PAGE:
Smit, B., and J. Wandel. 2006. Adaptation, adaptive capacity and vulnerability. Global Environmental Change 16:282-292.

Spalding, M. D., L. Fish, and L. J. Wood. 2008. Toward representative protection of the world’s coasts and oceans - progress, gaps, and opportunities. Conservation Letters 1:217-226.

Swanson, D. A., J. C. Hiley, H. D. Venema, and R. Grosshans. 2009. Indicators of adaptive capacity to climate change for agriculture in the prairie region of Canada: comparison with field observations. International Institute for Sustainable Development, Winnipeg, Manitoba, Canada.

Uphoff, N. 2000. Understanding social capital: learning from the analysis and experience of participation. Pages 215-249 in P. Dasgupta and I. Serageldin, editors. Social capital: a multifaceted perspective. World Bank, Washington, D.C., USA. [online] URL:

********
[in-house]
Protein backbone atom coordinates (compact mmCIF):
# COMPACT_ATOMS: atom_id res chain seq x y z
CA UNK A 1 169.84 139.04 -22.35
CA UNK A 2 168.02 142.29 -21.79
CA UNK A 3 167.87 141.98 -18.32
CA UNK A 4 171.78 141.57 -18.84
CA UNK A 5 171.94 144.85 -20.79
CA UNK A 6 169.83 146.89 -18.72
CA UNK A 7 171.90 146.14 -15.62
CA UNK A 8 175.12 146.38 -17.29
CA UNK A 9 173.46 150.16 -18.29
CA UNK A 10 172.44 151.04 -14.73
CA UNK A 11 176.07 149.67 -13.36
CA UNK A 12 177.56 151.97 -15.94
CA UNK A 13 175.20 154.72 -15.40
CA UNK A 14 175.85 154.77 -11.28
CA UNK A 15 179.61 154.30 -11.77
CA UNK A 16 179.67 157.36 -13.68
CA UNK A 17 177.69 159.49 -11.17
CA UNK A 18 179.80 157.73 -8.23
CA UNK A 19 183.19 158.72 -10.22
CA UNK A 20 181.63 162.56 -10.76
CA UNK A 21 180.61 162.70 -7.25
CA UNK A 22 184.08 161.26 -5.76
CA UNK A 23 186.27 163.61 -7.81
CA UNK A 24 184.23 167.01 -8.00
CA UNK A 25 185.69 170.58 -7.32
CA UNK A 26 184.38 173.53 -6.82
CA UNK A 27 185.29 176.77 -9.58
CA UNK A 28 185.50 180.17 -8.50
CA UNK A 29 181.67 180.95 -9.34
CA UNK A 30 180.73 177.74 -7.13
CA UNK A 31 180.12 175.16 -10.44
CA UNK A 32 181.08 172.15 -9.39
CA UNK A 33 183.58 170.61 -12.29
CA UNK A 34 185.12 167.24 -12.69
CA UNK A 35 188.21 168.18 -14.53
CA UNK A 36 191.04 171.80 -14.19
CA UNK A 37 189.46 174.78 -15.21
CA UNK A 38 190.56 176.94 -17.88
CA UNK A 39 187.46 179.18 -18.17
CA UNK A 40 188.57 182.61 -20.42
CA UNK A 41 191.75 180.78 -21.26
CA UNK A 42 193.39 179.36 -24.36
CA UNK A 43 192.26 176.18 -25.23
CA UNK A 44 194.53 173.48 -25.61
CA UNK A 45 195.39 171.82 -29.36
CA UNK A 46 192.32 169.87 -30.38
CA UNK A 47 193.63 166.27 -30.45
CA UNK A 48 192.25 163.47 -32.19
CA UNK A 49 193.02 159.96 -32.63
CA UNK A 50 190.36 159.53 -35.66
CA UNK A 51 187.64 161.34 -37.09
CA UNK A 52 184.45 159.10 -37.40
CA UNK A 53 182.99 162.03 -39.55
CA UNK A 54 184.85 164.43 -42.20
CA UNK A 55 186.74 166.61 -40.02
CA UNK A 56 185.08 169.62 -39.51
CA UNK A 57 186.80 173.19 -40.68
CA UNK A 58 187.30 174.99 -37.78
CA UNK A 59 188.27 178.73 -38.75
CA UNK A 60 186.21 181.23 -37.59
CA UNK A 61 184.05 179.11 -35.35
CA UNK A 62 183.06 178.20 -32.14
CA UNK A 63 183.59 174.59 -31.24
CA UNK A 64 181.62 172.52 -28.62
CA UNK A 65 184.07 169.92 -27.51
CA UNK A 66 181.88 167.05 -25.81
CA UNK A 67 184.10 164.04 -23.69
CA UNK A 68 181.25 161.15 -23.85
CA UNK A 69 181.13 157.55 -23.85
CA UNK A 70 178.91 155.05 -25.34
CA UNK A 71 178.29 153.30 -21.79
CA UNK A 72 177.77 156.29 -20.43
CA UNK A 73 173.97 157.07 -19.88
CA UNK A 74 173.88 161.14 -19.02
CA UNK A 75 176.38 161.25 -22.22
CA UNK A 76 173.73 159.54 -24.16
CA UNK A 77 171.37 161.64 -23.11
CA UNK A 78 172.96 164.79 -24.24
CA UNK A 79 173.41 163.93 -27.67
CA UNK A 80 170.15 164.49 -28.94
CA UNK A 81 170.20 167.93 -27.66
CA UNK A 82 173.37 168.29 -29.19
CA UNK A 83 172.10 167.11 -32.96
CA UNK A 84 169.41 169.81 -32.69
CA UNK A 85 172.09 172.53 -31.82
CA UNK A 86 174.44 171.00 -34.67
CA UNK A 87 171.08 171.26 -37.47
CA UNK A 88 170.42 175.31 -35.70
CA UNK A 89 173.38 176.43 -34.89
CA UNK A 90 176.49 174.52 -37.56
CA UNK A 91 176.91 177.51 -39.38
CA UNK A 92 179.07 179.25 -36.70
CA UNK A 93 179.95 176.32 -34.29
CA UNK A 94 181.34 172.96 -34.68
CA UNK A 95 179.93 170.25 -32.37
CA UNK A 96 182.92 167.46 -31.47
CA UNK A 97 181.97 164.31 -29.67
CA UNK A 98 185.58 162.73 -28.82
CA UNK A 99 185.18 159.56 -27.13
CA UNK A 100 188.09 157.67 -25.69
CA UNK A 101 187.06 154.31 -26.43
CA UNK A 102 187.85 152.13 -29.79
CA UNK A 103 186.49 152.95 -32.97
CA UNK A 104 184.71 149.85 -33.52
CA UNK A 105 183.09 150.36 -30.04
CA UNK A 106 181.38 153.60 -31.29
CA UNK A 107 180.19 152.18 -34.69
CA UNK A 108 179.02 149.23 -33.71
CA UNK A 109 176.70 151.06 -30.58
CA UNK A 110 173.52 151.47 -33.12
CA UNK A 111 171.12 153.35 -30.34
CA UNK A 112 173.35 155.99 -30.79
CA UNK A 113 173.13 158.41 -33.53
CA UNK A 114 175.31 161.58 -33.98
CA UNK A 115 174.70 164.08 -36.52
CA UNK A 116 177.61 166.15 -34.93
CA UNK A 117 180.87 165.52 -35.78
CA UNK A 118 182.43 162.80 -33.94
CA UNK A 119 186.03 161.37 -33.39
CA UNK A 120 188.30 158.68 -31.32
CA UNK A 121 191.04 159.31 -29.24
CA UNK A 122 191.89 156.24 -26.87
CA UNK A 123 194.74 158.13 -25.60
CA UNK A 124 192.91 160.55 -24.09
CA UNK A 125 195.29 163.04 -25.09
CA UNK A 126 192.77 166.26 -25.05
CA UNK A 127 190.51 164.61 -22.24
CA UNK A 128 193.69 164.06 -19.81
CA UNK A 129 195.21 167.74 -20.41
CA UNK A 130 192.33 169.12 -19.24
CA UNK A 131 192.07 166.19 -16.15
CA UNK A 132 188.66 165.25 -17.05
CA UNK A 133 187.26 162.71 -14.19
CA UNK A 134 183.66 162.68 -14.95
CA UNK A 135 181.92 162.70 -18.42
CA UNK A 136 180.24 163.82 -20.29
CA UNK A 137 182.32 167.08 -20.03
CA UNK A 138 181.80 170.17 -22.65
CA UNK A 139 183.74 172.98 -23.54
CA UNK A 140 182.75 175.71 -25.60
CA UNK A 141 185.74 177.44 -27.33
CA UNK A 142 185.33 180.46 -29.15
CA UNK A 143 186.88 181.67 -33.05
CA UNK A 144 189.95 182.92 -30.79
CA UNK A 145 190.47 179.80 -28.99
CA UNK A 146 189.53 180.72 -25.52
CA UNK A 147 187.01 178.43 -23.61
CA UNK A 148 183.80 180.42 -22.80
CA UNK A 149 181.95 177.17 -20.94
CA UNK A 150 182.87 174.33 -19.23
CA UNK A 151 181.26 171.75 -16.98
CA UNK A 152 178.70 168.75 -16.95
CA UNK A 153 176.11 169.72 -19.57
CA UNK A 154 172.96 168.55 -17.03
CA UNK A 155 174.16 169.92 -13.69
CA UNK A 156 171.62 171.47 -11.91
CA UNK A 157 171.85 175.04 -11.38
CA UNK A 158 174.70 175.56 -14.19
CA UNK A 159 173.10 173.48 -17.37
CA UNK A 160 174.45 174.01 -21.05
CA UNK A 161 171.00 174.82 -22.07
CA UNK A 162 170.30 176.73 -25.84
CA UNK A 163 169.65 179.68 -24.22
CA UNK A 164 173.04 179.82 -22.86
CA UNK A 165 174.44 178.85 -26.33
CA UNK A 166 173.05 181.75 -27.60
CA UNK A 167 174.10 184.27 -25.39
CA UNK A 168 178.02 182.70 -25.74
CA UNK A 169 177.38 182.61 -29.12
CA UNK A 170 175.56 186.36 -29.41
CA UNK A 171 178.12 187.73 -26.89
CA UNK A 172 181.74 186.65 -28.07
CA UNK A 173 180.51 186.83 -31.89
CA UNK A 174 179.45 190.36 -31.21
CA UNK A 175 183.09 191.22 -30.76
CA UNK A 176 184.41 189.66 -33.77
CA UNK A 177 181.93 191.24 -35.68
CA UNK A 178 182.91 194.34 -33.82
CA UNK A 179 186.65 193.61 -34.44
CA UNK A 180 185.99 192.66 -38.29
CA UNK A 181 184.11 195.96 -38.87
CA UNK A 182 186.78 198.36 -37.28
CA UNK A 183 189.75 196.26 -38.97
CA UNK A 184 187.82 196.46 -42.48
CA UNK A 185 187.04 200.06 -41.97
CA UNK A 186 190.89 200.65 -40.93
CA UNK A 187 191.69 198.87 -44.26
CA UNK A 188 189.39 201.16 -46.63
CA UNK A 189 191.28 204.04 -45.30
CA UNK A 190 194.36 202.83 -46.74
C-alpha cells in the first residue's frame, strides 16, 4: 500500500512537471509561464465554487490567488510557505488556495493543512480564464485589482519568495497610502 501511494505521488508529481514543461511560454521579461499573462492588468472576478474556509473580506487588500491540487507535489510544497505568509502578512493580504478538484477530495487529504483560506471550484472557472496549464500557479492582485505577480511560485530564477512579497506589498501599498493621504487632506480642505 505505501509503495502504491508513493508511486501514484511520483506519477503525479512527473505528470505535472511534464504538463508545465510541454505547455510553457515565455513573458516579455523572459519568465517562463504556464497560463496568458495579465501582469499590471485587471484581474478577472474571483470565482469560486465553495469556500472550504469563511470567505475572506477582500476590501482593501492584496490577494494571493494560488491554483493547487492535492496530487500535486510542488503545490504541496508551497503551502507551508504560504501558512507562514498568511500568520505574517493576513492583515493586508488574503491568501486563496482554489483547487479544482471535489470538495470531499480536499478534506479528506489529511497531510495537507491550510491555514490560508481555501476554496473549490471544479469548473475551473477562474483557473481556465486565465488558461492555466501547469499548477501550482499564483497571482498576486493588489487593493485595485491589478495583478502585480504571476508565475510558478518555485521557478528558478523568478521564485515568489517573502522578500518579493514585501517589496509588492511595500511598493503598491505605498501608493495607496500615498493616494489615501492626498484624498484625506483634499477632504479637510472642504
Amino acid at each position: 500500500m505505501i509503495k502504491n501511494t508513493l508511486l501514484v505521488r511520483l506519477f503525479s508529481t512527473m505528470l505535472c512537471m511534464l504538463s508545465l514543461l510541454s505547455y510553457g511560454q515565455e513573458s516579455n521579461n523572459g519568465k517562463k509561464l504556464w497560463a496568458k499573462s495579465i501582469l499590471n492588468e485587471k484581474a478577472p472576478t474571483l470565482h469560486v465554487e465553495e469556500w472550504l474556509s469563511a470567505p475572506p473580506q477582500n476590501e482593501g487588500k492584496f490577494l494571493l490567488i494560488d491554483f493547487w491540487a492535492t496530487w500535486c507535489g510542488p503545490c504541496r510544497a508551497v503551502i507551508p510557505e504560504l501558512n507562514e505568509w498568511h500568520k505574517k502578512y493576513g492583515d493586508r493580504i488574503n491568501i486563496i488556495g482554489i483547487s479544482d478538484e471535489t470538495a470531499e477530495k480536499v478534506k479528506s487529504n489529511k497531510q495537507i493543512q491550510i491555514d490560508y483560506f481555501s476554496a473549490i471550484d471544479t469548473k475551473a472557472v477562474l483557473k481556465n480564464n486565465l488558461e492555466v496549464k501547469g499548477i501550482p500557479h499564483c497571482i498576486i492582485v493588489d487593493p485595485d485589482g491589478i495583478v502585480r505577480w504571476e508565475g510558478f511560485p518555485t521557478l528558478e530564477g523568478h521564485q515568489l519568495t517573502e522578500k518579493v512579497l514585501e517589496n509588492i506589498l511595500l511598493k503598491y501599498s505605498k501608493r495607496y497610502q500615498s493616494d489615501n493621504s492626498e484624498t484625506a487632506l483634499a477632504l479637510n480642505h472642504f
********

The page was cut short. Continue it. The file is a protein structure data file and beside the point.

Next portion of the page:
Walker, B., C. S. Holling, S. R. Carpenter, and A. Kinzig. 2004. Resilience, adaptability and transformability in social-ecological systems. Ecology and Society 9(2): 5. [online] URL:

Walker, B., and D. Salt. 2006. Resilience thinking: sustaining ecosystems and people in a changing world. Island, Washington, D.C., USA.

Wilkinson, C. 2004. Status of coral reefs of the world: 2004. Volume 2. Global Coral Reef Monitoring Network, St. Petersburg, Florida, USA.

Yohe, G., and R. S. J. Tol. 2002. Indicators for social and economic coping capacity - moving toward a working definition of adaptive capacity. Global Environmental Change 12:25-40.

[Erratum 2]: The phrasing in this paragraph has been altered from the original publication. The change took place on 18 August 2014.

Address of Correspondent:
Jorge H. Maldonado
Calle 19A 1-37E
W 814
Bogotá, Colombia
Jump to top
Table1  | Table2  | Table3  | Table4  | Table5  | Table6  | Figure1  | Appendix1